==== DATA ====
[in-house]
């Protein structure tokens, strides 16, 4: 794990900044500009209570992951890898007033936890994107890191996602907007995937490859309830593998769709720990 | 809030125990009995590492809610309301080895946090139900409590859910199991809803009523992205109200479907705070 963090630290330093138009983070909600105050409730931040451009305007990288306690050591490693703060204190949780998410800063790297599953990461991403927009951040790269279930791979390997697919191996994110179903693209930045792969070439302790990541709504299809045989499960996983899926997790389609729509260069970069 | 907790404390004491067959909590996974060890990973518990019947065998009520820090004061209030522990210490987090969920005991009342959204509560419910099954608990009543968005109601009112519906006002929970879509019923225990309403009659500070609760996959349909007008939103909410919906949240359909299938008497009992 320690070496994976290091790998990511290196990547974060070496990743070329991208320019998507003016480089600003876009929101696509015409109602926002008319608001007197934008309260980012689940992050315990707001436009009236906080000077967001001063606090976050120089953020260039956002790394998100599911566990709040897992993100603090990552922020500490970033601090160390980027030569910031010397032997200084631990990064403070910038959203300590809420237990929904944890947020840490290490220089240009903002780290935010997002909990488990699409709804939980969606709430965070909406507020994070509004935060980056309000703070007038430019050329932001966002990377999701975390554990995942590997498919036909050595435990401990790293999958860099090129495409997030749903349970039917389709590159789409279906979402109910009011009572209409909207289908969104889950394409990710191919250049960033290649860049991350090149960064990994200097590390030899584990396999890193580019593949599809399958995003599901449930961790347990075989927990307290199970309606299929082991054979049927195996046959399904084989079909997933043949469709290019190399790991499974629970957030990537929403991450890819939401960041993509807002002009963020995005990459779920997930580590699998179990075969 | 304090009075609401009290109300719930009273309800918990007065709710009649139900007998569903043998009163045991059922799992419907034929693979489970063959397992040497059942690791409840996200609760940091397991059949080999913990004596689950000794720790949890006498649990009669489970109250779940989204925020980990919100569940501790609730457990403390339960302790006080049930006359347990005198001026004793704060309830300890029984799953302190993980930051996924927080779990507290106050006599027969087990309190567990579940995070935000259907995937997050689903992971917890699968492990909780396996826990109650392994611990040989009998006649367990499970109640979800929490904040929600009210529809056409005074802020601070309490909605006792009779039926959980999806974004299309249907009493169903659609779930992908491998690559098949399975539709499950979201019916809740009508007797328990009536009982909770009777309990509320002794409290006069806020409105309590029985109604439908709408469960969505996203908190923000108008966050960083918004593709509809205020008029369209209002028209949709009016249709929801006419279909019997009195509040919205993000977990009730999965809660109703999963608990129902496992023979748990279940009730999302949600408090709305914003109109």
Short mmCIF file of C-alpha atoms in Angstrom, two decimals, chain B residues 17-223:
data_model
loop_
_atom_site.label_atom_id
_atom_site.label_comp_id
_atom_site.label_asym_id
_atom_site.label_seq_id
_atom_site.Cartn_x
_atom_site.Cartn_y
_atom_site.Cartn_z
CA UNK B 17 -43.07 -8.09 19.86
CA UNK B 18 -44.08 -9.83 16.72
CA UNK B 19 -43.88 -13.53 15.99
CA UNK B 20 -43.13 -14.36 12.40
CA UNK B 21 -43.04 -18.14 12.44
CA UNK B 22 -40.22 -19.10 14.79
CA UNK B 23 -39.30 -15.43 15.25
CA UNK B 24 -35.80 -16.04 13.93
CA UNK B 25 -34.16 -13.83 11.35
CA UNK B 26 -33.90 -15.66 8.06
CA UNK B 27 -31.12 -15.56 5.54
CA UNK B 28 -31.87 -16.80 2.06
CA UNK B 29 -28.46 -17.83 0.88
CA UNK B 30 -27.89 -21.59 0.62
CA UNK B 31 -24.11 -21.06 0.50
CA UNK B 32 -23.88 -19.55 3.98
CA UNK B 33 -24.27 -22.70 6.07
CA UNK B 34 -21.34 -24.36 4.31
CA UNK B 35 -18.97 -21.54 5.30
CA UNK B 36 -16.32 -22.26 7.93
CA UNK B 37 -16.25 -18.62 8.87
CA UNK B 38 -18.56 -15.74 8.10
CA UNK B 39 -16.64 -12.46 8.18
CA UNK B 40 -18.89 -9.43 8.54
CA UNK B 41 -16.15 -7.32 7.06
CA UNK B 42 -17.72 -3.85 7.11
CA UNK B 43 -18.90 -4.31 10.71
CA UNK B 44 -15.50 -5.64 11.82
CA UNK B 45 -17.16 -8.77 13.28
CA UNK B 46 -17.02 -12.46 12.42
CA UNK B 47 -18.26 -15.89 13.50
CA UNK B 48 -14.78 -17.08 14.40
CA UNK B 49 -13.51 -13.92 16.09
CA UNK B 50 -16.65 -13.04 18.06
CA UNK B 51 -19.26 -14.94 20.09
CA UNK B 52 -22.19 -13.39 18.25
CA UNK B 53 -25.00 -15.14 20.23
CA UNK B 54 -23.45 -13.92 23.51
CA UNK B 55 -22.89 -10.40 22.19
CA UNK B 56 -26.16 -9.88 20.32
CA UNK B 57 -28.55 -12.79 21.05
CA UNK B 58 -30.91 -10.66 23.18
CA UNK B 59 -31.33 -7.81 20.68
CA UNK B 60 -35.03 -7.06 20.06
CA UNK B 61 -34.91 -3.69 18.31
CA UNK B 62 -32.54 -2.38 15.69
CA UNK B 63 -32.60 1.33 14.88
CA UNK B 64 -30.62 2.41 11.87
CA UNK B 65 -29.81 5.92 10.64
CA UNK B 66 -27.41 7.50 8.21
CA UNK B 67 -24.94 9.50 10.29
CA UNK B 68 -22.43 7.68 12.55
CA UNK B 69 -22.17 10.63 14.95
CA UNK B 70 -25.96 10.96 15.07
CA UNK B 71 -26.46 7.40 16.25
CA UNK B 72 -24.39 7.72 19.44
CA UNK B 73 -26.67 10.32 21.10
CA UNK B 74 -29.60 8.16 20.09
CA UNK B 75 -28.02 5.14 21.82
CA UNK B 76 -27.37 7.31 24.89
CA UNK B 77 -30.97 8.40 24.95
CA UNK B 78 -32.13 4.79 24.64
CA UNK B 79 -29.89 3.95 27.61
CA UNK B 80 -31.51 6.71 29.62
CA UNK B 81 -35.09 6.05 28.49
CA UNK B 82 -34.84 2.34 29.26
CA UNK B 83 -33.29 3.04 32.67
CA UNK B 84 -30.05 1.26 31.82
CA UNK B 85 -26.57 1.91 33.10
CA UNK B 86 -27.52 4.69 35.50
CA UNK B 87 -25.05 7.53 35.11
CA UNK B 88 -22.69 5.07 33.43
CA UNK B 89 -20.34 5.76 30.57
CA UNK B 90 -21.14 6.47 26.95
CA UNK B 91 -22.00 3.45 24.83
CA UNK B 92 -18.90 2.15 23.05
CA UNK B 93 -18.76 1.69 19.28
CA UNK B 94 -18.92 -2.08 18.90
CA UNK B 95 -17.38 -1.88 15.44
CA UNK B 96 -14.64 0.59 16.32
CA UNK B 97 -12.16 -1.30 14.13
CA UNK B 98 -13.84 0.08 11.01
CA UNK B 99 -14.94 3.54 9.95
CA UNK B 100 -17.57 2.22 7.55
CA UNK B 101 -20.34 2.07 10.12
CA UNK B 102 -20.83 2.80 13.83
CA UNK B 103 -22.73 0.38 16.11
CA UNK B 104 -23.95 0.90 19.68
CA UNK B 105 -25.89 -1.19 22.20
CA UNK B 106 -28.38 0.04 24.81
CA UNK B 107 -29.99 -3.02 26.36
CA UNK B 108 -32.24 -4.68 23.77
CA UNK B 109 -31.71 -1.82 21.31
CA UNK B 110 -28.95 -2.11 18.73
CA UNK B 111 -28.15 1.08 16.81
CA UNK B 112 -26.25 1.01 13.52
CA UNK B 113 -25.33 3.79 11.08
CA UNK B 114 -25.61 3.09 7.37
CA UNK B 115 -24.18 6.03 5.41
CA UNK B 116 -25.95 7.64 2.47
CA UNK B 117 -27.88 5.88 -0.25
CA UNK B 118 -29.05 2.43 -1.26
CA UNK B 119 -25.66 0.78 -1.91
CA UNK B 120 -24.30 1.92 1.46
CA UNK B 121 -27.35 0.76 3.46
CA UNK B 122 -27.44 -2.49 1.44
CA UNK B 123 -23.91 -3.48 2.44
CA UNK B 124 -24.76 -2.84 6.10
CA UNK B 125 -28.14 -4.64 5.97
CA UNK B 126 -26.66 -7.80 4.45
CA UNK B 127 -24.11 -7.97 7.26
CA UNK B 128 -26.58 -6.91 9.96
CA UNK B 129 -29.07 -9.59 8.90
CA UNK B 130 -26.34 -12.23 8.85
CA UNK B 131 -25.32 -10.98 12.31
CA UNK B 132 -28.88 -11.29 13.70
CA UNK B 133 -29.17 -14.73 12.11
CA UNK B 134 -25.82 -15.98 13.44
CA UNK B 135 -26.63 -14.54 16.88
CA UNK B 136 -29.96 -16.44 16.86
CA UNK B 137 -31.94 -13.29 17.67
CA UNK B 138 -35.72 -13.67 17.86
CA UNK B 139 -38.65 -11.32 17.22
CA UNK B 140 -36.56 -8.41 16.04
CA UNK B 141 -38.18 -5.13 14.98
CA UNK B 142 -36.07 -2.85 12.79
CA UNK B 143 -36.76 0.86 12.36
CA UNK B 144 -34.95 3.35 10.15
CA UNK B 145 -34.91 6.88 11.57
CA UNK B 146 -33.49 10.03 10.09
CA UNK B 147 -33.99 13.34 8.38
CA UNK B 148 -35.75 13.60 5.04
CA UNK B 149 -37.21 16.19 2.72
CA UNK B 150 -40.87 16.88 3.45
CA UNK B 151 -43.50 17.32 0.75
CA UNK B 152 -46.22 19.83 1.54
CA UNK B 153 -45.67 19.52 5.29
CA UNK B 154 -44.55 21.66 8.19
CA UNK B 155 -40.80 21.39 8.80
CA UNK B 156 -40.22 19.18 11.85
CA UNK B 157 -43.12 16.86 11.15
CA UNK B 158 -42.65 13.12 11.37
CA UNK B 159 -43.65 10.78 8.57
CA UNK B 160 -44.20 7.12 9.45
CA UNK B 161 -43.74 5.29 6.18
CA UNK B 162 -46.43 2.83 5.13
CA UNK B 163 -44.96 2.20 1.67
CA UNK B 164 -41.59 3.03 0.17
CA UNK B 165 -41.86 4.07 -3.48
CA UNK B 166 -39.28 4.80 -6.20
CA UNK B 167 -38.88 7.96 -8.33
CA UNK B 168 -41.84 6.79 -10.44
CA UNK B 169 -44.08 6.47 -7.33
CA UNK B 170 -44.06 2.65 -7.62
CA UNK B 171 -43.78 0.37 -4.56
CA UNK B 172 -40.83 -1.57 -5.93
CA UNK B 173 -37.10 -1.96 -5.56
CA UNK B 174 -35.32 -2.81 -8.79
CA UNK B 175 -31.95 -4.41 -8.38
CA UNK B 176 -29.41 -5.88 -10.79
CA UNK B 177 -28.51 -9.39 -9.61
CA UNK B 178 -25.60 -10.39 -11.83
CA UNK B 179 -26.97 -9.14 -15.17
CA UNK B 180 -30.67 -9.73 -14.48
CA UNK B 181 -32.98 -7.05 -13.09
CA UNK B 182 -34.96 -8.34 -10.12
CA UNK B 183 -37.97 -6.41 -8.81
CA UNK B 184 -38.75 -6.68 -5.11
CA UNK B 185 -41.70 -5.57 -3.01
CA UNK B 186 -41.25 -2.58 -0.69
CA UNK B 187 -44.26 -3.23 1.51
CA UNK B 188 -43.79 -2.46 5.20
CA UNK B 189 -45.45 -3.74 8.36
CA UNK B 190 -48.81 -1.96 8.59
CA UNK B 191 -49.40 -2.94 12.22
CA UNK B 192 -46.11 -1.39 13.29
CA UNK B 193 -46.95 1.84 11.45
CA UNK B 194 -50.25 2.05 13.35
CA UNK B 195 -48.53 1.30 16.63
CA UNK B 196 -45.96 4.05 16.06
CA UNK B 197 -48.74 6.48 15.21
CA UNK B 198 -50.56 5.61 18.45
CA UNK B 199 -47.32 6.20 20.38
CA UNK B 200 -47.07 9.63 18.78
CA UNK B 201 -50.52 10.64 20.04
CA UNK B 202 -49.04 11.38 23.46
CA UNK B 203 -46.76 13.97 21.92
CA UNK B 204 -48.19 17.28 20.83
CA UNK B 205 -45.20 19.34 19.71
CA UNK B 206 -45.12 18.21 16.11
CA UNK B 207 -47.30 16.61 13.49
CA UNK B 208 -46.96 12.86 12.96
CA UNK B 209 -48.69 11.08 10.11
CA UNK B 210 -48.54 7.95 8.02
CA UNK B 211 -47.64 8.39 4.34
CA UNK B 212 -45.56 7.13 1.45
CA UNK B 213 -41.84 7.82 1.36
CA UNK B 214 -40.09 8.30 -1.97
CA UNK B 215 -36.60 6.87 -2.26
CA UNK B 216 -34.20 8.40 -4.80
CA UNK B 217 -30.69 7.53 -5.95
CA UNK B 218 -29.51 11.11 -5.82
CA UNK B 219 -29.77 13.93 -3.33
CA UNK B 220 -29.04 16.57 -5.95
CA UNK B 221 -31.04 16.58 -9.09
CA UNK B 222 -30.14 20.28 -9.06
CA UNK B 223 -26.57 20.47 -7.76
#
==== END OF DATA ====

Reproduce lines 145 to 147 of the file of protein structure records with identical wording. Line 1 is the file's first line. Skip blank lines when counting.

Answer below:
CA UNK B 149 -37.21 16.19 2.72
CA UNK B 150 -40.87 16.88 3.45
CA UNK B 151 -43.50 17.32 0.75